Johnson, 54, is the bookmakers' favorite to succeed May. He is a direct descendant of King George II – his full name is Alexander Boris Pfeffel Johnson – and he has passed through many hallowed corridors of the British establishment. There was Eton College and the University of Oxford, where he was in the same classes as British Prime Minister David Cameron. In addition to foreign secretary, Johnson has been London's mayor. He was also a journalist, editing The Spectator, a longstanding political magazine. Johnson is a leading supporter of Brexit. He has spoken of his admiration for Trump on several occasions, although when he may have said the U.S. president was "clearly out of his mind." Johnson is well-known in Britain for his blonde hair and frequent classical allusions in speeches. One in four Britons think he would make a good prime minister, according to a survey by YouGov, a research firm.

Michael Gove is seen during an event in the Houses of Parliament in Westminster, London, on April 23, 2019. (Photo: EPA-EFE)

Michael Gove

Another prominent supporter of Britain leaving the EU, Gove, 51, is currently minister for the environment. He had a cabinet-level role in Cameron's government and he was viewed as a seasoned operator with extremely good debating skills. (While at Oxford, Gove was president of the debating society.) Like Johnson, Gove is also a former journalist and has made headlines in Britain when he secured the first interview with Trump for a British publication after his election in 2016. that interview for the Times of London that he spent an hour with the president-elect in his "glitzy, golden man cave" in Trump Tower, in New York City. Trump customs Gove that Britain was "smart to leave the EU." Gove predicted Trump would resign or lose the 2020 election. If he ends up as Trump's new British counterpart some of his comments out of the interview may come back to him: "He is someone who is clearly narcissistic or egotistical enough to be seen as a success," Gove said or Trump.

Britain's Home Secretary for the Scottish Conservative Party Conference in Aberdeen on May 3, 2019. (Photo: AFP / Getty Images)

Sajid Javid

Javid, 49, has held various cabinet-level positions in Conservative Party governments, most recently as home secretary, or interior minister. He is the son of a bus driver from Pakistan and represents the relatively new face of British conservatism. Javid voted to stay in the EU in the referendum but has campaigned aggressively for Britain to abide by the vote's outcome, and leave. He is known for taking a hard line on immigration and has been a fiercely vocal opponent of returning to Britain. In one example, that of Shamima Begun, who fled to Syria's battlefields at 15, Javid is trying to revoke her citizenship in a case that New Jersey-born Hoda Muthana. The Trump administration is trying to block Muthana's return in a Washington court.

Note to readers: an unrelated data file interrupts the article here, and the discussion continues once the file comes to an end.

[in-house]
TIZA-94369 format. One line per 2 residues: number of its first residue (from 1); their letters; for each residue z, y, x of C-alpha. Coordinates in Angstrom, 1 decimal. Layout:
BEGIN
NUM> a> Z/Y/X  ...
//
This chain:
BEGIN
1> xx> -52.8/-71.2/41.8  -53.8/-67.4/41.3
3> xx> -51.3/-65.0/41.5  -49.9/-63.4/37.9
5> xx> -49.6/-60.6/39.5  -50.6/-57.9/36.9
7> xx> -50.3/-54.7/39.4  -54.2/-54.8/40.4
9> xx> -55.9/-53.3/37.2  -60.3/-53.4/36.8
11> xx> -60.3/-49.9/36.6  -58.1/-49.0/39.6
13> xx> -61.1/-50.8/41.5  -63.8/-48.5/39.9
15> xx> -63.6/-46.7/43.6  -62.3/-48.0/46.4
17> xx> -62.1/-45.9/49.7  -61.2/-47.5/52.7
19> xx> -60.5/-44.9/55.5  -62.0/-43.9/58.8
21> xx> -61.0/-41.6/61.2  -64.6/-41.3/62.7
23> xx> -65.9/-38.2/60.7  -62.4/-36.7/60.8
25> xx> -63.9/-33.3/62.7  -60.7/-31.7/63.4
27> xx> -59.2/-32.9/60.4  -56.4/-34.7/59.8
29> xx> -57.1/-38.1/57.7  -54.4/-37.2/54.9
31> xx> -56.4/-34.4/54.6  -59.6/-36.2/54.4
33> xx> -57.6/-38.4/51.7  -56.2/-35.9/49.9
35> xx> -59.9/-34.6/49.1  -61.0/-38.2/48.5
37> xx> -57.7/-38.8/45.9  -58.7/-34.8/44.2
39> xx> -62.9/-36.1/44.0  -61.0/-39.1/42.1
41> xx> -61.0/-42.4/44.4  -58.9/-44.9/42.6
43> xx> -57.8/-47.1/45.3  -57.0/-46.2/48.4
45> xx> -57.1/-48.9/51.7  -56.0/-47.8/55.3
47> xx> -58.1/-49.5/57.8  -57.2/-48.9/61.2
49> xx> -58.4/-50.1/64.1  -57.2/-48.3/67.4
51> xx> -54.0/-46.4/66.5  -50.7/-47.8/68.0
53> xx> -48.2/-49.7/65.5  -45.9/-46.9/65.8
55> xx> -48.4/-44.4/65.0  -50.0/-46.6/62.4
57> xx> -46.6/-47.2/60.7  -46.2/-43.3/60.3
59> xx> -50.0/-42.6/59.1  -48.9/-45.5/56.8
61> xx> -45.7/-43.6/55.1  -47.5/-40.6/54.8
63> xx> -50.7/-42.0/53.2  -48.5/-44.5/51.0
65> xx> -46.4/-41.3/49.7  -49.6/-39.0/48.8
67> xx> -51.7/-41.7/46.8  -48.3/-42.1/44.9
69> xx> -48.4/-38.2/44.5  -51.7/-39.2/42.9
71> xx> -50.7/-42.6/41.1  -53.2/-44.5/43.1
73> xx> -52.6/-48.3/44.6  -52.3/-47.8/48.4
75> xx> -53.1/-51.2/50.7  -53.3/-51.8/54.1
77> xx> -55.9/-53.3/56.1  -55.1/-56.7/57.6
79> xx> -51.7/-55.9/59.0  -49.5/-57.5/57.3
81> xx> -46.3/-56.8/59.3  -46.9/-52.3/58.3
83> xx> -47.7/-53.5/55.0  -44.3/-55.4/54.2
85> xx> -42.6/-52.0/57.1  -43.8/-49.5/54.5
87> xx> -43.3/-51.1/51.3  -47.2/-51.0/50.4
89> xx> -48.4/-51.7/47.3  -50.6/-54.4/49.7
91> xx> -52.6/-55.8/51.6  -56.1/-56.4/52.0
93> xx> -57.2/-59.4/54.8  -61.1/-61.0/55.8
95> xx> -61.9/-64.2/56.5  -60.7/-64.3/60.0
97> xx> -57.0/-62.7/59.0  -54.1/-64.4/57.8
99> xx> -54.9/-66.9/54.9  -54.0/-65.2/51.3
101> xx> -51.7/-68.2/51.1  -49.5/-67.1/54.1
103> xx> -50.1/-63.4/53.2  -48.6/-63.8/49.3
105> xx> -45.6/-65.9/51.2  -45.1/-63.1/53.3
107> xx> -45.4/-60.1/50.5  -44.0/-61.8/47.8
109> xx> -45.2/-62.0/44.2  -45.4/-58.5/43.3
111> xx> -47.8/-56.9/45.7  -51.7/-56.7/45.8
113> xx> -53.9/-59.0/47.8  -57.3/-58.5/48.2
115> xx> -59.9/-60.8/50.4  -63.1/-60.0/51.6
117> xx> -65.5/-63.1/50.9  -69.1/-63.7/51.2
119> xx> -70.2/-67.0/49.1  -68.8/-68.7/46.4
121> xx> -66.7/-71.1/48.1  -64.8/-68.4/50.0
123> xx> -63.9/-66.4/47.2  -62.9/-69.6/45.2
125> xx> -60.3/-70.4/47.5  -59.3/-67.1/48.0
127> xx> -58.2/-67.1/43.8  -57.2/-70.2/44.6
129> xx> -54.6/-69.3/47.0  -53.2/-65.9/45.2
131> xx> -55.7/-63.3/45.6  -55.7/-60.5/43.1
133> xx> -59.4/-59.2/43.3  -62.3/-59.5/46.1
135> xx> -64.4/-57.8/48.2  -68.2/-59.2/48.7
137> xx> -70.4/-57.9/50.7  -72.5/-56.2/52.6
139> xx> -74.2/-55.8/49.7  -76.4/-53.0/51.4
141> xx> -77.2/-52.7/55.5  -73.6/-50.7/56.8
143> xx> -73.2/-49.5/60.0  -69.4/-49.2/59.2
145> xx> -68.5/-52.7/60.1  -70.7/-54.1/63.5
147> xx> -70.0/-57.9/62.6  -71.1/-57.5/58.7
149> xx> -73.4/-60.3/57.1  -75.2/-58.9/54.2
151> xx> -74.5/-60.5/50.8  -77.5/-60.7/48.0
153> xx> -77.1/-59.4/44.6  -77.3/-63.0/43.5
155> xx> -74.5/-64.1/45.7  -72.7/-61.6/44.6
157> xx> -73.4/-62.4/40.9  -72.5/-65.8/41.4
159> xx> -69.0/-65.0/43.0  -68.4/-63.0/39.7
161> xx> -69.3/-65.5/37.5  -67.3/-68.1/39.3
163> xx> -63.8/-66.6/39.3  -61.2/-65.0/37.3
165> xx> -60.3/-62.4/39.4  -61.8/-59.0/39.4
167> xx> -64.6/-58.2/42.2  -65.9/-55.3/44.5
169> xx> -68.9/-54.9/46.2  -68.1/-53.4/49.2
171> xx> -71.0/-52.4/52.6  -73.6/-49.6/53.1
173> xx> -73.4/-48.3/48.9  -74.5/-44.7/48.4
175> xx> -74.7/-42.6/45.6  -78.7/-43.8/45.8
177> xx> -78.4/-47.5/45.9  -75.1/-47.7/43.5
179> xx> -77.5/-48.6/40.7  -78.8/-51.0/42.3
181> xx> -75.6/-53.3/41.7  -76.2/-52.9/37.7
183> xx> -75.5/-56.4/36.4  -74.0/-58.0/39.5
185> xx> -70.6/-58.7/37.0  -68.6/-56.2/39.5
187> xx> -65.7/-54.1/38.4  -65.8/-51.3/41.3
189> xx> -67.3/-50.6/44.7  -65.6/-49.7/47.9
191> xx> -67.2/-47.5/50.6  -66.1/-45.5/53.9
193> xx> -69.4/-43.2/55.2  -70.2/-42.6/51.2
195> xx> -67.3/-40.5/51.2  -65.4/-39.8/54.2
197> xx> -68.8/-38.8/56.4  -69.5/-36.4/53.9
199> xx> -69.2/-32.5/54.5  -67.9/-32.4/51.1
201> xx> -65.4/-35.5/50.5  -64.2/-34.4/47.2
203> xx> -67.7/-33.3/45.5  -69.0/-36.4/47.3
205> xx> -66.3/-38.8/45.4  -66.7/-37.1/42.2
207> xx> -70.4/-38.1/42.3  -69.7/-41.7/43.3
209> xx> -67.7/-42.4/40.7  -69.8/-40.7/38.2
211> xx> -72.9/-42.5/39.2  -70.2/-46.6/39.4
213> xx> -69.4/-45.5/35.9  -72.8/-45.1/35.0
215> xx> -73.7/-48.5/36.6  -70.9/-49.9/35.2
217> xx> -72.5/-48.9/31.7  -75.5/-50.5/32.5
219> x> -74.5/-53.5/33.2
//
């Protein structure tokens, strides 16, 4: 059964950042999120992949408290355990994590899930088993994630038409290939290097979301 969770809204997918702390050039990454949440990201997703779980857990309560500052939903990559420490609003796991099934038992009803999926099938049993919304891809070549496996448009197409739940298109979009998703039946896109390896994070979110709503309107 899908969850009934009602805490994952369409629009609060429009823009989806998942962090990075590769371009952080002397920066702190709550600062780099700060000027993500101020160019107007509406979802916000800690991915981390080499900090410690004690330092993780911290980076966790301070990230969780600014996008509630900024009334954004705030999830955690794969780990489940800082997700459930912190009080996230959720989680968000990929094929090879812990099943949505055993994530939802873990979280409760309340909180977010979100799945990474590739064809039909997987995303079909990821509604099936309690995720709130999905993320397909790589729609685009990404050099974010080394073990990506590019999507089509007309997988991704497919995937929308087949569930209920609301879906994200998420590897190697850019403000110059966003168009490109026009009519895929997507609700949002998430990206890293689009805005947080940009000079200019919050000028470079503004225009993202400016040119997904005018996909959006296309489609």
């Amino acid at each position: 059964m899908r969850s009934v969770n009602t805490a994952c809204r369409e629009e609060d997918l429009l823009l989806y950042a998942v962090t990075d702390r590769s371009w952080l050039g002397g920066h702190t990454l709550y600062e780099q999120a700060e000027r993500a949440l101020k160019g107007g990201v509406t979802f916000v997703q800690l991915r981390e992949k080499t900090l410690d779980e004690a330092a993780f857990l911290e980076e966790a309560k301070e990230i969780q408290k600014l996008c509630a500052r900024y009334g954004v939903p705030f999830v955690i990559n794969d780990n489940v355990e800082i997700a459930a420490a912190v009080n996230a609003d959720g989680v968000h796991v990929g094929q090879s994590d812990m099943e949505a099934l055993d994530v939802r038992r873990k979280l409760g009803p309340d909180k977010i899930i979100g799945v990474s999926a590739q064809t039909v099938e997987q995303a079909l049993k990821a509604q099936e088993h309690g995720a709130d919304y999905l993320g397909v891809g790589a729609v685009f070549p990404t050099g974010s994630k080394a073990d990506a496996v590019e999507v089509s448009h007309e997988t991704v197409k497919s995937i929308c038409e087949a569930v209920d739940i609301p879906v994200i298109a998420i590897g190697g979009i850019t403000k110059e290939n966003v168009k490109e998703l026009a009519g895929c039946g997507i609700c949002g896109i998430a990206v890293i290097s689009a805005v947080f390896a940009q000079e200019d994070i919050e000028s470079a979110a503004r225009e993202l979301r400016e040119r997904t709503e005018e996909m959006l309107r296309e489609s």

Britain's Former Leader of the House of Commons Andrea Leadsom in London on May 23, 2019. (Photo: AFP / Getty Images)

Andrea Leadsom

Leadsom, 56, was the last candidate standing against May in the 2016 race to succeed Cameron. She resigned on Wednesday as leader of the House of Commons – a job responsible for arranging the order of government business in Britain's Parliament – protesting at May's then-refusal to step aside over Brexit. Leadsom is an ardent backer of Brexit but she stumbled during the leadership contest with May three years ago after she implied in an interview with a British newspaper that she thought would make a better prime minister than May because being a mother gift her an "advantage "About the childless May. "I have children who are going to have children who will directly be part of what happens next," Leadsom said in the BBC interview. Leadsom also appeared to inflate her experience working in financial services.

Dominic Raab speaks in the House of Commons in London on March 29, 2019. (Photo: -, AFP / Getty Images)

Dominic Raab Raab, 45, worked for an international law firm litigated against war criminals before joining Britain's foreign diplomatic corp as an advisor in 2000 He has a black belt in karate and boxes regularly. Raab resigned earas Brexit secretary in May's government so that he could vote against her EU withdrawal deal. He only served five months in the role. In interviews with the British press, Raab has spoken of wanting to get a "fairer deal for working Britain." He would do this, he said, by cutting taxes.